THE ERA OF WEATHER EXTREMES IS UPON US: “As 2022 begins, British Columbia is still reeling from a roller-coaster year of relentless fires, droughts and floods. We learned, without a doubt, that the climate crisis is a water crisis,” stated the University of Victoria’s Oliver Brandes and Rosie Simms in an Op-Ed published by the Vancouver Sun (January 2022)

Note to Reader:

On January 25, 2022 the Government of British Columbia launched engagement on a new provincial Watershed Security Strategy. A discussion paper has been prepared to provide background information and enable input on a broad range of watershed security related themes including watershed governance, data and science, reconciliation, drinking water, land use planning, supply and demand, and funding, among others.

The combination of the discussion paper and the Op-Ed introduced below provide relevant context for the work of the Partnership for Water Sustainability in British Columbia. The Partnership is the hub for the Living Water Smart Network in the local government setting. The Partnership is developing tools and resources, and encouraging collaborating organizations to focus on achieving outcomes that flow from a “design with nature” guiding philosophy. Scroll down to read two articles that are complementary in adding depth to the key messages described in the Op-Ed.

Securing and protecting our water, its natural habitat both a practical and policy priority

“For the people of B.C., climate chaos is no longer an abstract future concept. It is not something that happens to other people, elsewhere. Instead, it is a stark reality, here and now. And it’s through water — too much and not enough — that we’re feeling the aches, pains and insecurity of a climate-changed world,” wrote Oliver Brandes and Rosie Simms in an Op-Ed published by the Vancouver Sun in January 2022.

Oliver M. Brandes is the associate director at the University of Victoria’s Centre for Global Studies and co-director of the POLIS Project on Ecological Governance. Rosie Simms is a research lead and project manager at the University of Victoria’s POLIS Water Sustainability Project.

To Learn More:

To read the complete Op-Ed, download a copy of Securing and protecting our water, its natural habitat both a practical and policy priority.


Record-breaking precipitation in November 2021 drenched British Columbia, a striking contrast to the hot and dry days of summer when several cities were evacuated due to wildfires.

Adjusting to a Changing Water Cycle in British Columbia: Longer, drier summers & warmer, wetter winters

On the weekend of November 13-14, 2021 the southwest corner of British Columbia was pounded by an epic atmospheric river. Landslides and rampaging rivers severed all highway connections between the Lower Mainland and the Interior of the province.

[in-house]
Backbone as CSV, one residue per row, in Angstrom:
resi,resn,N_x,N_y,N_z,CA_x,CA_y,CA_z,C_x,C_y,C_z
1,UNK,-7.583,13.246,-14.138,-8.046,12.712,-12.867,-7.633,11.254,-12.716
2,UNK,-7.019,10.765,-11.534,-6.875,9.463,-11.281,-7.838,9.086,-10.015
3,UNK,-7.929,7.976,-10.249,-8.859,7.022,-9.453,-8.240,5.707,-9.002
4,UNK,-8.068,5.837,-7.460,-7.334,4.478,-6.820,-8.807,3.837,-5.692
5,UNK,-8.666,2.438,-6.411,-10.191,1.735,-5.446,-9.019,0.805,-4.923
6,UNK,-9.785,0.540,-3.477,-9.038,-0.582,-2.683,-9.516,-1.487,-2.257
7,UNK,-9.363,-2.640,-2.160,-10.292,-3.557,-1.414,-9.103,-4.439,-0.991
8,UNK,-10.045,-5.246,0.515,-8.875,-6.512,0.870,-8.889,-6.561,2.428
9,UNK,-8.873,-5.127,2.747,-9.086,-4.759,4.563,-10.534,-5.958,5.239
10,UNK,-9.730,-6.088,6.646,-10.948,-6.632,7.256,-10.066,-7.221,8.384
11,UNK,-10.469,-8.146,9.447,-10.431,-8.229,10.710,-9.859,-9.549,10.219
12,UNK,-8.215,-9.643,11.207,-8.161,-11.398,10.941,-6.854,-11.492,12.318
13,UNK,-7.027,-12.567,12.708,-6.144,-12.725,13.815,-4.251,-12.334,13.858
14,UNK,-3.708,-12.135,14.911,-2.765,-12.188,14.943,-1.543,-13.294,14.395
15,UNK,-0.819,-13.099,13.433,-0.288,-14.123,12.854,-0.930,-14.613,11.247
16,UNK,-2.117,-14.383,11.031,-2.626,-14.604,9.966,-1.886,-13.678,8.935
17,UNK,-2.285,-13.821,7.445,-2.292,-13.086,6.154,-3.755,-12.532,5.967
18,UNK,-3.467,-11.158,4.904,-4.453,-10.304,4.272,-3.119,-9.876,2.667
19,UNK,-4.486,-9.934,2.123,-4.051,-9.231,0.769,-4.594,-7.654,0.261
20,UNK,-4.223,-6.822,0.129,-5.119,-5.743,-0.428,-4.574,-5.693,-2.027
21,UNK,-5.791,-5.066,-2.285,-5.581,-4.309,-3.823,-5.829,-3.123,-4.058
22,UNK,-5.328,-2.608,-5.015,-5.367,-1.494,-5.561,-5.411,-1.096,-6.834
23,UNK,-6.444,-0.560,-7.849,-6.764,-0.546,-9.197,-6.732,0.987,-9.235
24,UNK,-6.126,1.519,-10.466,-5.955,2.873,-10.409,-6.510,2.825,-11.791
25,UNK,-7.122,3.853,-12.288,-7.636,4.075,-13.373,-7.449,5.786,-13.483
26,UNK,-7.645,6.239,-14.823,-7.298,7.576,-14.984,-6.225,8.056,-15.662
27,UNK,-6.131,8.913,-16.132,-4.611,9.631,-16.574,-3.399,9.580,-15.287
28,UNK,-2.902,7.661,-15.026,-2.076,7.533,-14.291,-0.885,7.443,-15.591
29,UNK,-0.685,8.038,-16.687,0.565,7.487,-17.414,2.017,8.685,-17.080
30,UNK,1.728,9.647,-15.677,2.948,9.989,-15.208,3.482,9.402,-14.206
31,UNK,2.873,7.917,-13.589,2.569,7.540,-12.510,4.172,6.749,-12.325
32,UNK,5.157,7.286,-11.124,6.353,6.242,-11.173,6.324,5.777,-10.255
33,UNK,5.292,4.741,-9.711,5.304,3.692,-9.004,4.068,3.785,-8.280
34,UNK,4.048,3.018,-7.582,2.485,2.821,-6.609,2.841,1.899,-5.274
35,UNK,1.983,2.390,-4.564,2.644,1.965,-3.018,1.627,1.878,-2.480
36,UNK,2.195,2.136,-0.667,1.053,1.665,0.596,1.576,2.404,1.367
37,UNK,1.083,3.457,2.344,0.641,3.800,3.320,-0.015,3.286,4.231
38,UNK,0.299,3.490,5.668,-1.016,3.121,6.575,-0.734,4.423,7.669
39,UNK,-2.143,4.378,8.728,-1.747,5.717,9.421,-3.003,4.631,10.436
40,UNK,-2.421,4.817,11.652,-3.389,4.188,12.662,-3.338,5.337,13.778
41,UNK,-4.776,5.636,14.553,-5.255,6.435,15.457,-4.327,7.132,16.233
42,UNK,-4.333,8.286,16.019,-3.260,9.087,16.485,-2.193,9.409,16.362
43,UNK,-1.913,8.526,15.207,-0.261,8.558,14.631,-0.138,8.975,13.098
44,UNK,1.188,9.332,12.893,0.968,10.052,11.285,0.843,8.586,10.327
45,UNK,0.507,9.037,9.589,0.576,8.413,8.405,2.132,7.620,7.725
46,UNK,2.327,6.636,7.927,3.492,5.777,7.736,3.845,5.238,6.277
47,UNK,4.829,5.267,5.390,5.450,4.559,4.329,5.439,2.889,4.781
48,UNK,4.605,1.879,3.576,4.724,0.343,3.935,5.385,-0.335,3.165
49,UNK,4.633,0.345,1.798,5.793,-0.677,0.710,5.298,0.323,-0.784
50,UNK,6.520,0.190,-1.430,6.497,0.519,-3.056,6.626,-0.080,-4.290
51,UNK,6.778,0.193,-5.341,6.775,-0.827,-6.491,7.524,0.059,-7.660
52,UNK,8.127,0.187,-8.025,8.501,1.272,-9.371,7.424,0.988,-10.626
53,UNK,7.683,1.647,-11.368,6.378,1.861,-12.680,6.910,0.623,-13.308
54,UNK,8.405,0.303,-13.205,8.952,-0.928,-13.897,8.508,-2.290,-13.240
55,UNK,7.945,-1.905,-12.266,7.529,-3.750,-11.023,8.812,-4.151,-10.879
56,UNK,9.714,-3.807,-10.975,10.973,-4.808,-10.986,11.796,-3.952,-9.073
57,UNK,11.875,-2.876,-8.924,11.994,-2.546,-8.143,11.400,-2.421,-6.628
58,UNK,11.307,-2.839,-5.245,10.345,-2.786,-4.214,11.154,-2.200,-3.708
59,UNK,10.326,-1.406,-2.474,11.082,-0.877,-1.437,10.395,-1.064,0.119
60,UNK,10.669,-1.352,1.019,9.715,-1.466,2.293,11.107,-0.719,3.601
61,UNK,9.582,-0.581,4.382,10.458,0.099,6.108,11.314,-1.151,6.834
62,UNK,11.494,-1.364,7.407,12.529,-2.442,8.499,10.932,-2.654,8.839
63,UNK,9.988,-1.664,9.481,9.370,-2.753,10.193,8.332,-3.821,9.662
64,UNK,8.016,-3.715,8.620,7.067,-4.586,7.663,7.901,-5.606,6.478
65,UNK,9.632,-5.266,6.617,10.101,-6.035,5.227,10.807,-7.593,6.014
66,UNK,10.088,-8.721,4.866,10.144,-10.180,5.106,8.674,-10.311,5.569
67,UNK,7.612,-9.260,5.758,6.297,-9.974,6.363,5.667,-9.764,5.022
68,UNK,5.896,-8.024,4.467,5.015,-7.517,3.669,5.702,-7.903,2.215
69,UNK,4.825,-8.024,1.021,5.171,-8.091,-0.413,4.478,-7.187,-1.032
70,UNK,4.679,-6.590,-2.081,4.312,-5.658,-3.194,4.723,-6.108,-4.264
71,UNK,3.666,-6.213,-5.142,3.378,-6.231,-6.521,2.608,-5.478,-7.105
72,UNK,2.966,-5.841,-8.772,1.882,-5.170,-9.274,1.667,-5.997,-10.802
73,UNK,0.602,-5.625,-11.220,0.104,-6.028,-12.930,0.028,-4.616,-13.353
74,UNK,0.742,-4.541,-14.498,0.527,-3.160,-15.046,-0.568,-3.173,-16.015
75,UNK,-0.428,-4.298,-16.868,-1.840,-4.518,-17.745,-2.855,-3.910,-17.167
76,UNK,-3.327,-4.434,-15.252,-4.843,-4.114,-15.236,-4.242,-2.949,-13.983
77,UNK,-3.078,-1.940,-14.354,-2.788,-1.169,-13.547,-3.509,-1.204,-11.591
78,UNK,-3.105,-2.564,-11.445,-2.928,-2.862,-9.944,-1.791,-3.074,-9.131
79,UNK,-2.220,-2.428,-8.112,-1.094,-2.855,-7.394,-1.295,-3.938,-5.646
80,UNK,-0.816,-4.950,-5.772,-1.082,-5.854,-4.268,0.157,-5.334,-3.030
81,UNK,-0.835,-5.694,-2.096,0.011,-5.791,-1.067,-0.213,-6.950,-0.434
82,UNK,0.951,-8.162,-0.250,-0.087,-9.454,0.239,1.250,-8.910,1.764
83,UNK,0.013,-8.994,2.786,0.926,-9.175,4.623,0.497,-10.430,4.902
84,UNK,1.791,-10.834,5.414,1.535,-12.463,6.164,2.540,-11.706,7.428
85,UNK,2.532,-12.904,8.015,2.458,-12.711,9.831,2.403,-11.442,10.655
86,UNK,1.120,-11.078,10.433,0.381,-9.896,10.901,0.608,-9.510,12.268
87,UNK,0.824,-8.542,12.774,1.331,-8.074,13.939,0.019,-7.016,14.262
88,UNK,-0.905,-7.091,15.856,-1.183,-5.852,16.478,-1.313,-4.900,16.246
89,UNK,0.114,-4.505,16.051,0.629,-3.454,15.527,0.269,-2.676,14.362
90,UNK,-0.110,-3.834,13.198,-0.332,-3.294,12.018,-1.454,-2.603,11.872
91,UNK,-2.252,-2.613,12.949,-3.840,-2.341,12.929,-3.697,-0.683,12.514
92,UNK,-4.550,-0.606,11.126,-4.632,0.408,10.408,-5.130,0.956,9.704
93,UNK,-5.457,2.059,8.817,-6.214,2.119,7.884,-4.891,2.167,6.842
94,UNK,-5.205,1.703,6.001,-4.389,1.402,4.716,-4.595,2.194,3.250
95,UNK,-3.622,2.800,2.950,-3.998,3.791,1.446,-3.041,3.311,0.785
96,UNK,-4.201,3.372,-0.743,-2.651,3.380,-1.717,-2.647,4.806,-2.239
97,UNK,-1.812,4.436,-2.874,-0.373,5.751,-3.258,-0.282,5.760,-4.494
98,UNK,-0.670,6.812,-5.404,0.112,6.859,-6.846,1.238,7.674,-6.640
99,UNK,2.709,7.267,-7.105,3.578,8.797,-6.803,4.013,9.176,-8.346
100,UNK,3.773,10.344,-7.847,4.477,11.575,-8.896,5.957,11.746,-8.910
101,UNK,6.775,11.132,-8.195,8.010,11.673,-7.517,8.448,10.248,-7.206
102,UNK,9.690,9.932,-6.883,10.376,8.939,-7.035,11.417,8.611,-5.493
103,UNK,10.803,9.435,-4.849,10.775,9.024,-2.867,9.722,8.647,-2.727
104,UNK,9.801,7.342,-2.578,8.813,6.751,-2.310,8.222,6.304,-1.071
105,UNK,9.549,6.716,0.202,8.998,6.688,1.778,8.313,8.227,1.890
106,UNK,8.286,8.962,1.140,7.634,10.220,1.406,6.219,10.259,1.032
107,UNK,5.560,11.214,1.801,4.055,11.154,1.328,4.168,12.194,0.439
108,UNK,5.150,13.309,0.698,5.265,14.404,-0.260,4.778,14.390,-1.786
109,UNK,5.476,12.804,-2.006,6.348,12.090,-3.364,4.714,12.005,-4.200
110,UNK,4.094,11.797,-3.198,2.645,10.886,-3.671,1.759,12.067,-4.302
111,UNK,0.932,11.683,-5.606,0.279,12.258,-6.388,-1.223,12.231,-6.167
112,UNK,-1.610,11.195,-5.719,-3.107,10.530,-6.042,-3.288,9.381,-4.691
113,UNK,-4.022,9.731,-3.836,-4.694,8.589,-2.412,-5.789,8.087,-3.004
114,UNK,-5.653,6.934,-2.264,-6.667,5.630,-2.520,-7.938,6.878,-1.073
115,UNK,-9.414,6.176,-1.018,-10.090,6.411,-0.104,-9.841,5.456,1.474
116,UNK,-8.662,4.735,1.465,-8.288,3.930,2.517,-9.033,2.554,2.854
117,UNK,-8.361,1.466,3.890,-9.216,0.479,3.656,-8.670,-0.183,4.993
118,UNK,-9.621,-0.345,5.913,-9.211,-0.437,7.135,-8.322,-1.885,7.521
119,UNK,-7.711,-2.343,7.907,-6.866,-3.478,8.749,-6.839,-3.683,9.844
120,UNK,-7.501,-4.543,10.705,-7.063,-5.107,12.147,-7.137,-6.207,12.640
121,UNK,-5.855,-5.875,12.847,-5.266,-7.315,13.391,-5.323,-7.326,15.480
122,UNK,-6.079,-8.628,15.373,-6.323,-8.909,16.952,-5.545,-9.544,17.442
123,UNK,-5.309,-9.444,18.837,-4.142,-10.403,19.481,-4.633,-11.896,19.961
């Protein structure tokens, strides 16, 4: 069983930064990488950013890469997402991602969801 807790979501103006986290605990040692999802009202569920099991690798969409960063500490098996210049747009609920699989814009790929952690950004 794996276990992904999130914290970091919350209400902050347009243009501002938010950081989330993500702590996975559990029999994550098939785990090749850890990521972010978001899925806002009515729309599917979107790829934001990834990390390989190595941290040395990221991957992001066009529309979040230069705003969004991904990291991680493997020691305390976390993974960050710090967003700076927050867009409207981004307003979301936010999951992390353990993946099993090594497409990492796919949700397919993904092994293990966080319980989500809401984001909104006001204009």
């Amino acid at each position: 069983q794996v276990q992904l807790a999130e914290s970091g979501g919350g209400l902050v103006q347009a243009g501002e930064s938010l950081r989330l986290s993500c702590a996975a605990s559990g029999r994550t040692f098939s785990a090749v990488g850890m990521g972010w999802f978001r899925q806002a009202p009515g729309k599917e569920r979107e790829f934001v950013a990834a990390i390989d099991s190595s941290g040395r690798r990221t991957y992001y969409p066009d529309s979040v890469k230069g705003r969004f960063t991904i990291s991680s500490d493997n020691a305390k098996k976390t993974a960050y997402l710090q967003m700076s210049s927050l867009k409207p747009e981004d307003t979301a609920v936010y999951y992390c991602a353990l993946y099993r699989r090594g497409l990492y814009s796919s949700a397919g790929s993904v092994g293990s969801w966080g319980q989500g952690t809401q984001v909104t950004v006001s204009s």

Barely 48 hours later (on November 17, 2021), the Partnership for Water Sustainability’s Kim Stephens delivered the keynote address at an operator educational event organized by the BC Water & Waste Association (BCWWA). Held in New Westminster, the BCWWA event was distinguished by the fact that it was not a Zoom webinar.

On the contrary, it was the first in-person event for water education in the age of COVID. Thus, it was an ironic twist that Mother Nature prevented speakers and attendees from the Interior from attending. The rippling impact of the natural disaster was further accentuated when some 20 municipal staff from the cities of Abbotsford and Chilliwack were called to duty. It was all hands on deck in those communities after widespread flooding in Sumas Prairie shutdown the Trans Canada Highway.

In summary, the historic storm and flooding was top of mind for all when Kim Stephens, Partnership Executive Director, stepped on stage to provide his career perspective on current events, and put the situation in context.

To Learn More:

Download a copy of the keynote presentation titled Adjusting to Longer and Drier Summers in British Columbia:  Drought Affects Us All.

A Career Perspective on Droughts and Floods in British Columbia

“Dating back to the Halloween 1981 Flood, my engineering career has been defined by an alternating cycle of floods and droughts. This four decade history provides me with perspective that in turn allows me to put current events in context,” stated Kim Stephens.

“In water resource engineering, we often talk about the Hydro-illogical CycleThat means – once a decade you have a flood; once a decade you have a drought. You write a report. You put it on the shelf. A decade later, you have a flood, you have a drought, you update the reports. And so the cycle continues. As the hist0ric storm of November 2021 shows, however, no longer can we postpone action that recognizes the nature and reality of a changing water cycle.”